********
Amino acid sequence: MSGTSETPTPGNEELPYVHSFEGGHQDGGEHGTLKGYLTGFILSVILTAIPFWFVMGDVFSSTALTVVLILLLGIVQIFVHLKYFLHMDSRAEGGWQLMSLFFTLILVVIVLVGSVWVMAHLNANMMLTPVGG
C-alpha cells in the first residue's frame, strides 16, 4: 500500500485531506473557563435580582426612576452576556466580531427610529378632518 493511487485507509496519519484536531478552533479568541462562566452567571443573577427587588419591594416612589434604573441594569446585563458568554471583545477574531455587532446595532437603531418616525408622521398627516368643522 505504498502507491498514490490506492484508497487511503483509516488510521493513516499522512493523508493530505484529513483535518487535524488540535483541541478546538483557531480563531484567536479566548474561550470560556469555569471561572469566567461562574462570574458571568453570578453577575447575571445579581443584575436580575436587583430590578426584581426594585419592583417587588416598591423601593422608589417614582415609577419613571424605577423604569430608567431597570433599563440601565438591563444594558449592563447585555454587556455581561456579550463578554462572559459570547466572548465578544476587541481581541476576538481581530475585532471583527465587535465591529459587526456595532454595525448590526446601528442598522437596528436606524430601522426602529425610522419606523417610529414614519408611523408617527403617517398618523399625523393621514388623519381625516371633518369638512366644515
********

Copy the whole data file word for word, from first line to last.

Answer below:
Amino acid sequence: MSGTSETPTPGNEELPYVHSFEGGHQDGGEHGTLKGYLTGFILSVILTAIPFWFVMGDVFSSTALTVVLILLLGIVQIFVHLKYFLHMDSRAEGGWQLMSLFFTLILVVIVLVGSVWVMAHLNANMMLTPVGG
C-alpha cells in the first residue's frame, strides 16, 4: 500500500485531506473557563435580582426612576452576556466580531427610529378632518 493511487485507509496519519484536531478552533479568541462562566452567571443573577427587588419591594416612589434604573441594569446585563458568554471583545477574531455587532446595532437603531418616525408622521398627516368643522 505504498502507491498514490490506492484508497487511503483509516488510521493513516499522512493523508493530505484529513483535518487535524488540535483541541478546538483557531480563531484567536479566548474561550470560556469555569471561572469566567461562574462570574458571568453570578453577575447575571445579581443584575436580575436587583430590578426584581426594585419592583417587588416598591423601593422608589417614582415609577419613571424605577423604569430608567431597570433599563440601565438591563444594558449592563447585555454587556455581561456579550463578554462572559459570547466572548465578544476587541481581541476576538481581530475585532471583527465587535465591529459587526456595532454595525448590526446601528442598522437596528436606524430601522426602529425610522419606523417610529414614519408611523408617527403617517398618523399625523393621514388623519381625516371633518369638512366644515